It’s a few extra carbs but after 49 years without complications as Type 1 I indulge a bit.

  • stan March 31, 2015 at 2:52 pm

    i was pre diabetic about 8 years ago went to smoothies for brealfast, the one i found best happens to made locally but can be gotten online, i find it excellent, i do put the kitchen sink in it be leave it low carb. its called dream protein, go to greens first. com to order i have no connection to the company. thanks stan

  • Doug March 31, 2015 at 9:45 am

    I have,found Vital Whey to be the best tasting protein by far. Expensive!, but reminds me of the taste difference between regular cream and raw cream.

  • Jane March 31, 2015 at 2:42 am

    The definition of whey is that it’s a by product of milk. So, whey isn’t vegan right? Dagnabit. I just bought the Jay Robb protein powder & it’s good but now I’m understanding what whey is.

    • David Mendosa March 31, 2015 at 9:59 am

      Dear Jane,

      You are right about whey, although I am a vegetarian and not a vegan. As a vegetarian, I prefer egg white protein because it is the most complete protein. But you have several plant-based options, including soy protein, hemp protein, pea protein, and even rice protein. Of these, soy protein may be the nearest to being a complete protein.

      Best regards,

  • Jane March 31, 2015 at 1:01 am

    David, You are increasing my knowledge of nutrition in general and for my diabetes. Thank you. I am sad to kill anything though. I currently eat some fish until I can figure a way to get protein. I don’t want to have much soy. And I’m trying to incorporate Dr. Bernstein’s diet which eliminates beans.

    • David Mendosa March 31, 2015 at 10:15 am

      Dear Jane,

      You and I are on the same page regarding not wanting to kill anything and yet get enough protein. Actually as I wrote in this article, the protein powder that I substituted for the fish I was eating does more than make up for the protein in the fish. My bigger concern was to get enough low-chain omega-3 fatty acids, and once I found that source, as I wrote in a separate article, I was able to begin my vegetarian low-carb diet that is working very well for me — and for the fish.

      Best regards,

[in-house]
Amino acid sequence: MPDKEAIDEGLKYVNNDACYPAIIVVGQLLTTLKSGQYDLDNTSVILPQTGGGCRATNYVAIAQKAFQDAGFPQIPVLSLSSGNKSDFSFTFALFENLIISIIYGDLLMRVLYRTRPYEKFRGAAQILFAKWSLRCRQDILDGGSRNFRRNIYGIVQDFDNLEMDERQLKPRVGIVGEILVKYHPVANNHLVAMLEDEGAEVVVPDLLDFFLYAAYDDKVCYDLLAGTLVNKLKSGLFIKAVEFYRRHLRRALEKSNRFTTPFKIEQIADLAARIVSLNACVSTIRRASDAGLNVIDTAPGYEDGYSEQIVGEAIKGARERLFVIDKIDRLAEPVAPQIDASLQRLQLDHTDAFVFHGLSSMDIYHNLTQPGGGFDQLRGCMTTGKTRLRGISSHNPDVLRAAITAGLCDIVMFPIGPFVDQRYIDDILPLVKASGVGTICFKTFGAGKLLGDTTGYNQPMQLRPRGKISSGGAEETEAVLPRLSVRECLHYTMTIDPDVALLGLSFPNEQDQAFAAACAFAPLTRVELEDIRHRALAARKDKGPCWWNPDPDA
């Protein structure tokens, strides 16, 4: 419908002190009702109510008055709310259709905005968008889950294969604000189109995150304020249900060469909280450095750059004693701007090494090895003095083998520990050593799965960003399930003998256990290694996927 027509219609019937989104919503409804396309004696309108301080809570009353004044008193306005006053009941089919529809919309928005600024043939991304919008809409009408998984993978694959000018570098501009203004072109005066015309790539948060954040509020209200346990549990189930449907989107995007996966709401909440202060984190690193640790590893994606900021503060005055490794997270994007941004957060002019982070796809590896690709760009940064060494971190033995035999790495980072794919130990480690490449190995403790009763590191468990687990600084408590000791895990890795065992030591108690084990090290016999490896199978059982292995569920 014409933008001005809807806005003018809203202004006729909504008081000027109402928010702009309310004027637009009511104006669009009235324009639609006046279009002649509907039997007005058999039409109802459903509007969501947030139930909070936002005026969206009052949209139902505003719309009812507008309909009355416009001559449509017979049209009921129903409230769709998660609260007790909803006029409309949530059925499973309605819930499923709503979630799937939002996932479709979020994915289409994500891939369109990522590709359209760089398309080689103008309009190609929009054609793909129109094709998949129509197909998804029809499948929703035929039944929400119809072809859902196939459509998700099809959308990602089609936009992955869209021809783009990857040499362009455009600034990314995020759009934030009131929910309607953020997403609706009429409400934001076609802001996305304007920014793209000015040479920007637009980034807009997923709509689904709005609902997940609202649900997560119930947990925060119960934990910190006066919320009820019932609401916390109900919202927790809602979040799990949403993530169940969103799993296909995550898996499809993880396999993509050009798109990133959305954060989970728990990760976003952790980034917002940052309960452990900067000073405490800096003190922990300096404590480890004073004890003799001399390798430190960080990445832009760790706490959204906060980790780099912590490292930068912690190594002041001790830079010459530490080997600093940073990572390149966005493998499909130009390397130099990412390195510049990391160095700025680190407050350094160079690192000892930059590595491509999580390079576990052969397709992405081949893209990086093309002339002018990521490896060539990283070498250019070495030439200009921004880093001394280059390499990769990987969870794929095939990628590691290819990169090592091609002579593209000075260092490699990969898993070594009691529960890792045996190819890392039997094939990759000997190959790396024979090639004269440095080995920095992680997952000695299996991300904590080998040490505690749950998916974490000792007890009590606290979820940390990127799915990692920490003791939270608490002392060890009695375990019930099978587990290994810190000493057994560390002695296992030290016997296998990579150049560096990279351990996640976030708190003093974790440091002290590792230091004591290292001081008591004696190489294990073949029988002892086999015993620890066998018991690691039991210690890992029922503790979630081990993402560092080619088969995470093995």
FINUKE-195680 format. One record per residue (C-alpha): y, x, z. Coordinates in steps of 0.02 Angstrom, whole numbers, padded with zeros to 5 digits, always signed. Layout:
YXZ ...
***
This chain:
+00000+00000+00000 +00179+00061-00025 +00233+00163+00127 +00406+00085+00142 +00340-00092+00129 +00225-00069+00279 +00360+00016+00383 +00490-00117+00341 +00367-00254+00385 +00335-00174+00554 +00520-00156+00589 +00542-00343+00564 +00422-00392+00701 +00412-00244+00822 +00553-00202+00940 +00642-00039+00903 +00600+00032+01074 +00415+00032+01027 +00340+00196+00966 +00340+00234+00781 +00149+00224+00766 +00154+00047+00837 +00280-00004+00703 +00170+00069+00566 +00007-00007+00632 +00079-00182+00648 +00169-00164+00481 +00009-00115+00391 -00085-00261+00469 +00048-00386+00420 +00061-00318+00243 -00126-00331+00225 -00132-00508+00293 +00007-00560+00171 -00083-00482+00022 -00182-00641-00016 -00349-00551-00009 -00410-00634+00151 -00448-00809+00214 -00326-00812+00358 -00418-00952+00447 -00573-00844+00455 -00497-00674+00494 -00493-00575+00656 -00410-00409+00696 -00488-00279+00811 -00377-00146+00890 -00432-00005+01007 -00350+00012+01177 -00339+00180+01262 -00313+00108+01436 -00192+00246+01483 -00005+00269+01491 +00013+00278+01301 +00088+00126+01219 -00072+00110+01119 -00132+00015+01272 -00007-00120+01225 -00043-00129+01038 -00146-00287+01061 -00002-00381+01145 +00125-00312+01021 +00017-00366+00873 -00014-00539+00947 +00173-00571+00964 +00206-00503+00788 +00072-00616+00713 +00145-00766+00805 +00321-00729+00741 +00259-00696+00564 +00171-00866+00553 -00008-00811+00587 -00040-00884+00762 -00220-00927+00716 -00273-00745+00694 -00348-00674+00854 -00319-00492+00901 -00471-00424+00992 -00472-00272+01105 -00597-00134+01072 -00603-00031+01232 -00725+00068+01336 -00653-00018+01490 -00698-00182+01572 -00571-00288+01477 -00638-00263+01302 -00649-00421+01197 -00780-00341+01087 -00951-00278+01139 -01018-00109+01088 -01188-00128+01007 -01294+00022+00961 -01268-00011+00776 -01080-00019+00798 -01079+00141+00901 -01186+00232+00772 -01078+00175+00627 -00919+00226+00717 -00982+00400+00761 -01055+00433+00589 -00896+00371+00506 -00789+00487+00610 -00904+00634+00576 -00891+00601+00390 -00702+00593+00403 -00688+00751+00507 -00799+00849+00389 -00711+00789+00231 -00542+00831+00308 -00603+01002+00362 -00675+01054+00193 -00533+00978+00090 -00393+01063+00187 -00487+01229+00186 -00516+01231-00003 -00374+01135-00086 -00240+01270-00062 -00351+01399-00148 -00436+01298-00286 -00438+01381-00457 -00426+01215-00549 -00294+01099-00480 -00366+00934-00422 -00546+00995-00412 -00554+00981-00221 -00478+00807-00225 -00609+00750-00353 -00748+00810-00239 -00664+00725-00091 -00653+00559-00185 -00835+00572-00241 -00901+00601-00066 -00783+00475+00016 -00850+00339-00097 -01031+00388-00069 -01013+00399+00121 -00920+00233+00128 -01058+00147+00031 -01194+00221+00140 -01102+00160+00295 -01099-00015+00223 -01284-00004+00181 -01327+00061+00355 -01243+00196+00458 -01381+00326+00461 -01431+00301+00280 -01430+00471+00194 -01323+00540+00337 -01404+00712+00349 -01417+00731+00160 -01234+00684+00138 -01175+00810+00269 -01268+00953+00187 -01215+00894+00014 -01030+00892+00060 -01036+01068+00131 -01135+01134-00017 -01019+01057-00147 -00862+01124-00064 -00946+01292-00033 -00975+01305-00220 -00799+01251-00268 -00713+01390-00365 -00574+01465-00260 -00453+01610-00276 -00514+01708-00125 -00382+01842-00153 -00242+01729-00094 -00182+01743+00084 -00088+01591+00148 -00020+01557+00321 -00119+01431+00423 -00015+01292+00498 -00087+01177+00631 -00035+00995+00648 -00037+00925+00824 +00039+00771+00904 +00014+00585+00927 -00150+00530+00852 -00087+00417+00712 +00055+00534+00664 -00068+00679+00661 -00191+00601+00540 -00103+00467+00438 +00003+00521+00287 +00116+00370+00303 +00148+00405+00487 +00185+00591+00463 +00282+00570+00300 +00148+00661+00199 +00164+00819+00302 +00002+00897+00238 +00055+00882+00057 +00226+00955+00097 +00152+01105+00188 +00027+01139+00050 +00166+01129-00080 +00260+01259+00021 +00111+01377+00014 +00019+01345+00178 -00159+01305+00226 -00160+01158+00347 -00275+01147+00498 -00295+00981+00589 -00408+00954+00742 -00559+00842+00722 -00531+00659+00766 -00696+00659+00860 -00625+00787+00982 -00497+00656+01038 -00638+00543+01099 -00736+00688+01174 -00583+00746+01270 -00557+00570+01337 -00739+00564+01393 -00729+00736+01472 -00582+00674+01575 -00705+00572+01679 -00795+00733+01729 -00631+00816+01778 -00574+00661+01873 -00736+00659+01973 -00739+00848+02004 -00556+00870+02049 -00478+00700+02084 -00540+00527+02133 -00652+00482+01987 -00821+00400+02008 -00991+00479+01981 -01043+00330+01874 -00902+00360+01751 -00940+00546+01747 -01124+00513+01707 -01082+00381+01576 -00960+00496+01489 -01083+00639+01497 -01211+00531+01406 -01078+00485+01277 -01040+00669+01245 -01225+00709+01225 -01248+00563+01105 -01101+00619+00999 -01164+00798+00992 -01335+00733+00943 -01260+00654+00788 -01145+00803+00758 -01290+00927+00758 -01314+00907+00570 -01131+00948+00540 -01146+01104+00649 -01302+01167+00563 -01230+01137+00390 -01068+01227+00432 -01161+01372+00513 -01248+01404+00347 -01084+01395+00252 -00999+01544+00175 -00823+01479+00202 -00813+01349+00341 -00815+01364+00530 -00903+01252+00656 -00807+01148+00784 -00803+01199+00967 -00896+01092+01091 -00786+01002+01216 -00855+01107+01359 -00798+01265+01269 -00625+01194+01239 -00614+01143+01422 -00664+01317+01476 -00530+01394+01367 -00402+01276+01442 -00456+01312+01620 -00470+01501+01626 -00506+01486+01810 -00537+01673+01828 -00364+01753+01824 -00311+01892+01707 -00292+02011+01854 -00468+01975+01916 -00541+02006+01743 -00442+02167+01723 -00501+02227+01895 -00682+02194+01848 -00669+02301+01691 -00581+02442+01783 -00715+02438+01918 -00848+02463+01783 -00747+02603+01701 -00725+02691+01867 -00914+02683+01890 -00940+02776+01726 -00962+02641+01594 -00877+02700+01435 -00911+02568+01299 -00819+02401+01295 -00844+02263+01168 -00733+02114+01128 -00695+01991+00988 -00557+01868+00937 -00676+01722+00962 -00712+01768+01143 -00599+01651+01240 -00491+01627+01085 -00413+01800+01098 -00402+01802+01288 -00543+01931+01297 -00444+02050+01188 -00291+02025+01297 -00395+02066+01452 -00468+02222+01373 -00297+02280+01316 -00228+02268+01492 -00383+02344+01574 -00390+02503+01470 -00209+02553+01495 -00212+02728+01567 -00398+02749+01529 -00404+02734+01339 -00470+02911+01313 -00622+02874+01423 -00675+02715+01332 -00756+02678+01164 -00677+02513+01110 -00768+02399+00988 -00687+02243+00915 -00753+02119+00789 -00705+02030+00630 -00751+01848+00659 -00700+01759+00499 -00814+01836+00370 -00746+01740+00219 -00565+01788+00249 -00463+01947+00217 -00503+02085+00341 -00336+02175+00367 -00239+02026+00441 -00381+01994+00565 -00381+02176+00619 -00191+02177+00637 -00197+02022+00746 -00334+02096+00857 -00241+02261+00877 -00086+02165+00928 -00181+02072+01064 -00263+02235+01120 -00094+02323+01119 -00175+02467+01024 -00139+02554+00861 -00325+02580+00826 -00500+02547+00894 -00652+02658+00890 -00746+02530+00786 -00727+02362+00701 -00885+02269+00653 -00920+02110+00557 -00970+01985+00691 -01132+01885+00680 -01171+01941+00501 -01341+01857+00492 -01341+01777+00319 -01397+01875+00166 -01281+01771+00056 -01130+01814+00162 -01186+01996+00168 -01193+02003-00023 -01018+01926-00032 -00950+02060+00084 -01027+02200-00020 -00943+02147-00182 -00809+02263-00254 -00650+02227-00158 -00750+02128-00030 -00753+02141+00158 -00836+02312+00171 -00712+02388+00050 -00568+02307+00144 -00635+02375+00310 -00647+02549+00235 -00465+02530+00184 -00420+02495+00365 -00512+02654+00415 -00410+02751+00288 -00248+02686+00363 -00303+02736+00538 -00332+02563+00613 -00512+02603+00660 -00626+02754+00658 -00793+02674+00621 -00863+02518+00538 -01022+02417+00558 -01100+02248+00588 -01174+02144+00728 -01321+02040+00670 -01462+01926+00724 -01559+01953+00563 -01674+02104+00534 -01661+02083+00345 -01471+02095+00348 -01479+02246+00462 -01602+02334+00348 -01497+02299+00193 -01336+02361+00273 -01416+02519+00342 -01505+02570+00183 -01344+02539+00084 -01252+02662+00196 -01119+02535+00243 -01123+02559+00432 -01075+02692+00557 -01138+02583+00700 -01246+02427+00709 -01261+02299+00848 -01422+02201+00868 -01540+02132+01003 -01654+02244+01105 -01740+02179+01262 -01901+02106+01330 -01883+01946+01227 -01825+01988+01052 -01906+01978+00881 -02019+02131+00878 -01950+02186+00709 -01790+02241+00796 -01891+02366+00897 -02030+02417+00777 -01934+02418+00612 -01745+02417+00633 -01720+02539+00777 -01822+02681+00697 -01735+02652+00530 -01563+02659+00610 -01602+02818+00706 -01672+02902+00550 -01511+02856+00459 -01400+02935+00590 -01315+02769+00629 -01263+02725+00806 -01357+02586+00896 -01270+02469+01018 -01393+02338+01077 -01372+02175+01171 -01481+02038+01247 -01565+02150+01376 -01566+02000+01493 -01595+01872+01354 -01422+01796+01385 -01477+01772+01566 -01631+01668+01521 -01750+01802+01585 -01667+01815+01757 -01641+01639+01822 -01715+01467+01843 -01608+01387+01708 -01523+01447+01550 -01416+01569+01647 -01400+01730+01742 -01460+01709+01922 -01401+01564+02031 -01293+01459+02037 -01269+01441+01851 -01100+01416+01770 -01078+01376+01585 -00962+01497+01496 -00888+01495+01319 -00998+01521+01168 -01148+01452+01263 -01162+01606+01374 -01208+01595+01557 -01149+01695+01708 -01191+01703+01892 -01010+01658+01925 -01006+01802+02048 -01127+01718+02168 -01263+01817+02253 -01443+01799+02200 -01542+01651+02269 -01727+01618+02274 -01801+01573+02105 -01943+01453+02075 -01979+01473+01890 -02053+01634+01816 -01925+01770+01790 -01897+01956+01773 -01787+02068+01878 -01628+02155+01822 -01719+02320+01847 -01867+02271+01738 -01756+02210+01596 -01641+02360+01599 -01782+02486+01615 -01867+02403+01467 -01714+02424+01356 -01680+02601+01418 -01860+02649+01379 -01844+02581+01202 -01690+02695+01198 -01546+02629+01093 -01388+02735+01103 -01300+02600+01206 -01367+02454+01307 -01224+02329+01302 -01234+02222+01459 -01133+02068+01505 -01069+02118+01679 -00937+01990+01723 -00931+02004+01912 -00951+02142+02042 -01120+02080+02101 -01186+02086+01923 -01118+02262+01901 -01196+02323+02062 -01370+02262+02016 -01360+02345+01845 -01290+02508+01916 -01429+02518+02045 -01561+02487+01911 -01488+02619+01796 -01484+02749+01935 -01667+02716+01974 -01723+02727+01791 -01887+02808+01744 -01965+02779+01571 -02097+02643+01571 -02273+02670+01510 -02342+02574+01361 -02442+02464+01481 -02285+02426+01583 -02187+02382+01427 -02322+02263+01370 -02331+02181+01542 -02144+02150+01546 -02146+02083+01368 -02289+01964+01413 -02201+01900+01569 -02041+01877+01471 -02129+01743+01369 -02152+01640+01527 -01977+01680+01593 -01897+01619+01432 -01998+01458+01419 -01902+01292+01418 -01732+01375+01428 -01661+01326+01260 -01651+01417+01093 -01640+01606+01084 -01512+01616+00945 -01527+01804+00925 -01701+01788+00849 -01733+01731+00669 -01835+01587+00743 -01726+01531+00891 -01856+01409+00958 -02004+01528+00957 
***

• John March 30, 2015 at 5:42 pm

    Thanks again for another great read. I am a type 2, my wife a vegan and our daughter a type 1, so lots of good ideas for us! Have you considered chia seeds as they would seem a good fit, omega 3, vegan and majority of carbs are fiber, plus nutritional dense. They are not just for chia pets anymore

    • David Mendosa March 30, 2015 at 8:15 pm

      Dear John,

      Chia seeds do have omega 3, and I discovered them and wrote about them years ago. See, for example, http://www.mendosa.com/blog/?p=233

      I still eat chia seeds. But we can’t rely on them for the omega 3 we need. Chia seeds, like all plant-based sources of omega 3, has ALA, the short-chain form of omega 3 that our bodies don’t convert well (the leading study says that only 6% is converted to our use). We need the long-chain types of omega 3. These go by the initials EPA and DHA. We can get them only from fatty fish (like sardines and salmon) and from algae (which is where the fish got them from in the first place).

      With metta,

  • Jane March 30, 2015 at 2:42 am

    Thanks David. I appreciate the explanation. And continue to see how complex diet is. My efforts to be truly vegan continue to be a challenge.

  • Jane March 29, 2015 at 2:10 pm

    Please point me to an explanation of what EPA & DHA Omega 3 fatty acids are. Thanks.

    • David Mendosa March 29, 2015 at 5:17 pm

      Dear Jane,

      WebMD explains this well: “Omega-3 fatty acids are found in fatty layers of cold-water fish and shellfish, plant and nut oils, English walnuts, flaxseed, algae oils, and fortified foods. You can also get omega-3s as supplements. Food and supplement sources of these fatty acids differ in the forms and amounts they contain.

      “There are the two main types of omega-3 fatty acids:

      “Long-chain omega-3 fatty acids are EPA (eicosapentaenoic acid) and DHA (docosahexaenoic acid). These are plentiful in fish and shellfish. Algae often provides only DHA [this is true, but “often” is NOT “always.”